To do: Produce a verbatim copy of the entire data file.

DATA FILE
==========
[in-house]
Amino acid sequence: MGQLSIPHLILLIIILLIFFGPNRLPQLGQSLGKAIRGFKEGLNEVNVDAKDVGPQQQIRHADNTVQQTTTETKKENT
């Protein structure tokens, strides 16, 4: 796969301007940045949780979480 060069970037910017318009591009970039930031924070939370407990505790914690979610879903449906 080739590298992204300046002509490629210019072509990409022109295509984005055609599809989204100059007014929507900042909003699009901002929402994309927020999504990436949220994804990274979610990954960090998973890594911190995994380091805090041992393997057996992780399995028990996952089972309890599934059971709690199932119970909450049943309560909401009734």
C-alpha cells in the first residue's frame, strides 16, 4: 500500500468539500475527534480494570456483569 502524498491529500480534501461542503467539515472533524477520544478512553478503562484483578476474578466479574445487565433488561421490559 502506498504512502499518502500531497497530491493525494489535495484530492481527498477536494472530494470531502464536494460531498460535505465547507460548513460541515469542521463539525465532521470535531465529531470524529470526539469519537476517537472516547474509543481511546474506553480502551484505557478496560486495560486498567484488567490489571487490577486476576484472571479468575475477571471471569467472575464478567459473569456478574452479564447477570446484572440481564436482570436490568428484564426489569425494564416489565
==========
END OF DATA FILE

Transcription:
[in-house]
Amino acid sequence: MGQLSIPHLILLIIILLIFFGPNRLPQLGQSLGKAIRGFKEGLNEVNVDAKDVGPQQQIRHADNTVQQTTTETKKENT
């Protein structure tokens, strides 16, 4: 796969301007940045949780979480 060069970037910017318009591009970039930031924070939370407990505790914690979610879903449906 080739590298992204300046002509490629210019072509990409022109295509984005055609599809989204100059007014929507900042909003699009901002929402994309927020999504990436949220994804990274979610990954960090998973890594911190995994380091805090041992393997057996992780399995028990996952089972309890599934059971709690199932119970909450049943309560909401009734």
C-alpha cells in the first residue's frame, strides 16, 4: 500500500468539500475527534480494570456483569 502524498491529500480534501461542503467539515472533524477520544478512553478503562484483578476474578466479574445487565433488561421490559 502506498504512502499518502500531497497530491493525494489535495484530492481527498477536494472530494470531502464536494460531498460535505465547507460548513460541515469542521463539525465532521470535531465529531470524529470526539469519537476517537472516547474509543481511546474506553480502551484505557478496560486495560486498567484488567490489571487490577486476576484472571479468575475477571471471569467472575464478567459473569456478574452479564447477570446484572440481564436482570436490568428484564426489569425494564416489565